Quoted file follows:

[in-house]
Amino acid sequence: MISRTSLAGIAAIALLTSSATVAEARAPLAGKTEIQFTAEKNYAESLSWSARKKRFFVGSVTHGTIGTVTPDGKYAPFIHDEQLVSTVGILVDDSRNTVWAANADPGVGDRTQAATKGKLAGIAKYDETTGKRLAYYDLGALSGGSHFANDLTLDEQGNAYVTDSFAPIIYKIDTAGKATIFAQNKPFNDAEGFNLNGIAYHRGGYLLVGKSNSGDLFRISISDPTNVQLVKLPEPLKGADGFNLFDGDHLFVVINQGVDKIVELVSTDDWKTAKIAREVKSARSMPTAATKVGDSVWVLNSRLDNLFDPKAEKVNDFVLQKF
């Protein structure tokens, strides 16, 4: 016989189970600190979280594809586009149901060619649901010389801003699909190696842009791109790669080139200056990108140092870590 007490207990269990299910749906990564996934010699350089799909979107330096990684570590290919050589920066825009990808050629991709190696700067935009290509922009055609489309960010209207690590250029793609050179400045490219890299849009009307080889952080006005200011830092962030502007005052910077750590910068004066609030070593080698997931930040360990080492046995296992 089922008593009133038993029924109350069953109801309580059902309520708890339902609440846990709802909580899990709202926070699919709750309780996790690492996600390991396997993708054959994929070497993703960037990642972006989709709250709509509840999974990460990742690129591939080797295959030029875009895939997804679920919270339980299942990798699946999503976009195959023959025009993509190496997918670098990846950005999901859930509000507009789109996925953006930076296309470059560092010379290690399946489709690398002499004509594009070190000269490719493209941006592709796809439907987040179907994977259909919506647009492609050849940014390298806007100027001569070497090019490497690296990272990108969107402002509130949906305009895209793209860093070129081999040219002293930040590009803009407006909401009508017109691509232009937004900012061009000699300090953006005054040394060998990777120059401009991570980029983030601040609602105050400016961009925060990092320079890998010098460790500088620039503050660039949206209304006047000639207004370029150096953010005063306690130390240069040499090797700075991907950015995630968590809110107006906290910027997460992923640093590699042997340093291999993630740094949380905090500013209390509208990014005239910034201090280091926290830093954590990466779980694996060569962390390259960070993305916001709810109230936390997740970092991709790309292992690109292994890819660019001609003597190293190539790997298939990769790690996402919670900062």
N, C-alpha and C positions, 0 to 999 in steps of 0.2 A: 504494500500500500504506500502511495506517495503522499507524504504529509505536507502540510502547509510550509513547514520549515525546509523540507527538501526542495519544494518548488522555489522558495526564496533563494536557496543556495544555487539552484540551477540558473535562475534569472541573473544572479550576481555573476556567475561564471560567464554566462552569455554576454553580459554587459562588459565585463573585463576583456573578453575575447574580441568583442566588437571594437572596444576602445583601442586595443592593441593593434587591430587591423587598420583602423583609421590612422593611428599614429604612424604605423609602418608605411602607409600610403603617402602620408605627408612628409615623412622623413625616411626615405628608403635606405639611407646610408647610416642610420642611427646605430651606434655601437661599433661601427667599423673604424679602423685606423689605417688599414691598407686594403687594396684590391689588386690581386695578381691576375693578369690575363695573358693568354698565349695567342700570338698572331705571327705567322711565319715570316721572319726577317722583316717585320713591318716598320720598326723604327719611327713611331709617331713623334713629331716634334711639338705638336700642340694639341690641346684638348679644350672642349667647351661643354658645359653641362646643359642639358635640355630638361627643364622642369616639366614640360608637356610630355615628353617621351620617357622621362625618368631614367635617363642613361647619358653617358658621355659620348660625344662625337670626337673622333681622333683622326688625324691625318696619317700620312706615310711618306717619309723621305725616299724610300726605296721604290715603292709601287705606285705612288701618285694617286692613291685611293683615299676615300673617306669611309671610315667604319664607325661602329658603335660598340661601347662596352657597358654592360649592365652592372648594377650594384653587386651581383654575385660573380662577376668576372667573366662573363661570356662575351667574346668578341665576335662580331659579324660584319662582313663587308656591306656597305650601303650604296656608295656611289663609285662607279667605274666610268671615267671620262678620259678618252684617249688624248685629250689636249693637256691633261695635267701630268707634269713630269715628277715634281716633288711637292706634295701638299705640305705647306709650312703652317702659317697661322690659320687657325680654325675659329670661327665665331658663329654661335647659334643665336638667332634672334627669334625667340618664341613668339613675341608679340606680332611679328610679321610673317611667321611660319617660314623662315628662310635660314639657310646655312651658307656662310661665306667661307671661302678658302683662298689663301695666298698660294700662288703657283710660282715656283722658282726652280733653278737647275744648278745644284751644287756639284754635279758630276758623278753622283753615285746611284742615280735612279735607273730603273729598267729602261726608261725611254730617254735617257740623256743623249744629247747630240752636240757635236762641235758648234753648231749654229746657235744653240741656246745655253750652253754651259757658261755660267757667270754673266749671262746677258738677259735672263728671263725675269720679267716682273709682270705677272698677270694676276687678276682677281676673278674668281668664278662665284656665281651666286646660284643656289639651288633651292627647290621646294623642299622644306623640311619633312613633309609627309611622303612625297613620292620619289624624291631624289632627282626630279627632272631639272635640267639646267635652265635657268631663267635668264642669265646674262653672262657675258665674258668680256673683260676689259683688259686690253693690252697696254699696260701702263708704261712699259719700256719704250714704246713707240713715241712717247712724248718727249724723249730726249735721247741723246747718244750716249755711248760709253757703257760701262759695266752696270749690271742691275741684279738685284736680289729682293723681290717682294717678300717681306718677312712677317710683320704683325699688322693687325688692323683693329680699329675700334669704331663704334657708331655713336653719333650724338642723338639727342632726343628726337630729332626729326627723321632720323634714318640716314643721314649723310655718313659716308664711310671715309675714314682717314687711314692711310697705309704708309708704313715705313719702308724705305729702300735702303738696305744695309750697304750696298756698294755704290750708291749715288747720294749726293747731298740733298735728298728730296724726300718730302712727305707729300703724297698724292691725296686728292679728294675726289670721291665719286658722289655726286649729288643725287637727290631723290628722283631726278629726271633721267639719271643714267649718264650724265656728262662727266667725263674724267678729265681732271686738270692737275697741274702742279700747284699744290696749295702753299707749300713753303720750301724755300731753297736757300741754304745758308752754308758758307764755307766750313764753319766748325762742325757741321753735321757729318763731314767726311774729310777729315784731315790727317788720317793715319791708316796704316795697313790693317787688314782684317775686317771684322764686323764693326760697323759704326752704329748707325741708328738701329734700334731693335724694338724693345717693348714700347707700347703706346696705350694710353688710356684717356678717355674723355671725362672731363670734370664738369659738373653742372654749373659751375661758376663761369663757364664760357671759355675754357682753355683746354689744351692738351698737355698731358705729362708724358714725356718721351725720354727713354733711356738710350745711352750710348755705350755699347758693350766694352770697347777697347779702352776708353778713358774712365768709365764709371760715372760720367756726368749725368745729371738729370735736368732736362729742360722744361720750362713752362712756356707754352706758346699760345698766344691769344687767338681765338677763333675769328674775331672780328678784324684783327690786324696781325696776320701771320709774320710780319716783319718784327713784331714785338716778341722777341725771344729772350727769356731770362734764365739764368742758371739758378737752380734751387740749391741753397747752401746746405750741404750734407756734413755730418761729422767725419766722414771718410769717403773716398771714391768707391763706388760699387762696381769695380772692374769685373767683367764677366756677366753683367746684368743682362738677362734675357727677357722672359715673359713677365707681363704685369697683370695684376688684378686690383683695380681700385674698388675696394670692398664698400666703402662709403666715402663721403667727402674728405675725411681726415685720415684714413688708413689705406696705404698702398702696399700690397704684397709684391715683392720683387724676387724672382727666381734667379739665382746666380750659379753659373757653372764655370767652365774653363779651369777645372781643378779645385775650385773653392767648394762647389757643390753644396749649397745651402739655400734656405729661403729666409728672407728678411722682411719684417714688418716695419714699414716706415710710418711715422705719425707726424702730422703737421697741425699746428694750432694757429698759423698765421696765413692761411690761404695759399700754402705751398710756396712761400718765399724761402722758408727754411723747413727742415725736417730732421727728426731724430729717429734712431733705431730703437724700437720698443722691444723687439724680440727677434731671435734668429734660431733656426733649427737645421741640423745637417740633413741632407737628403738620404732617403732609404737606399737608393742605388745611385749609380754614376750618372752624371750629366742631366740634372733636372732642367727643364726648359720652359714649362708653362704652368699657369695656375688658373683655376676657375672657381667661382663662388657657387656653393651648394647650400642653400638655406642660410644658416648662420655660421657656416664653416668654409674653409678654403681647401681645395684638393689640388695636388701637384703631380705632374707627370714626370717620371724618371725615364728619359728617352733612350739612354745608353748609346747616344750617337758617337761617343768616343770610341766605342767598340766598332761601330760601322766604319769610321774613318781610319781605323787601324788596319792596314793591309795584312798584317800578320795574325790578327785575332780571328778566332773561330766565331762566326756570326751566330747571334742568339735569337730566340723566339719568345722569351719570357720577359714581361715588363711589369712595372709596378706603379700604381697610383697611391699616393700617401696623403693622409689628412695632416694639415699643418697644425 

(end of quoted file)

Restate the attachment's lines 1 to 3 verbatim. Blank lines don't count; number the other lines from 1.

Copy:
[in-house]
Amino acid sequence: MISRTSLAGIAAIALLTSSATVAEARAPLAGKTEIQFTAEKNYAESLSWSARKKRFFVGSVTHGTIGTVTPDGKYAPFIHDEQLVSTVGILVDDSRNTVWAANADPGVGDRTQAATKGKLAGIAKYDETTGKRLAYYDLGALSGGSHFANDLTLDEQGNAYVTDSFAPIIYKIDTAGKATIFAQNKPFNDAEGFNLNGIAYHRGGYLLVGKSNSGDLFRISISDPTNVQLVKLPEPLKGADGFNLFDGDHLFVVINQGVDKIVELVSTDDWKTAKIAREVKSARSMPTAATKVGDSVWVLNSRLDNLFDPKAEKVNDFVLQKF
């Protein structure tokens, strides 16, 4: 016989189970600190979280594809586009149901060619649901010389801003699909190696842009791109790669080139200056990108140092870590 007490207990269990299910749906990564996934010699350089799909979107330096990684570590290919050589920066825009990808050629991709190696700067935009290509922009055609489309960010209207690590250029793609050179400045490219890299849009009307080889952080006005200011830092962030502007005052910077750590910068004066609030070593080698997931930040360990080492046995296992 089922008593009133038993029924109350069953109801309580059902309520708890339902609440846990709802909580899990709202926070699919709750309780996790690492996600390991396997993708054959994929070497993703960037990642972006989709709250709509509840999974990460990742690129591939080797295959030029875009895939997804679920919270339980299942990798699946999503976009195959023959025009993509190496997918670098990846950005999901859930509000507009789109996925953006930076296309470059560092010379290690399946489709690398002499004509594009070190000269490719493209941006592709796809439907987040179907994977259909919506647009492609050849940014390298806007100027001569070497090019490497690296990272990108969107402002509130949906305009895209793209860093070129081999040219002293930040590009803009407006909401009508017109691509232009937004900012061009000699300090953006005054040394060998990777120059401009991570980029983030601040609602105050400016961009925060990092320079890998010098460790500088620039503050660039949206209304006047000639207004370029150096953010005063306690130390240069040499090797700075991907950015995630968590809110107006906290910027997460992923640093590699042997340093291999993630740094949380905090500013209390509208990014005239910034201090280091926290830093954590990466779980694996060569962390390259960070993305916001709810109230936390997740970092991709790309292992690109292994890819660019001609003597190293190539790997298939990769790690996402919670900062």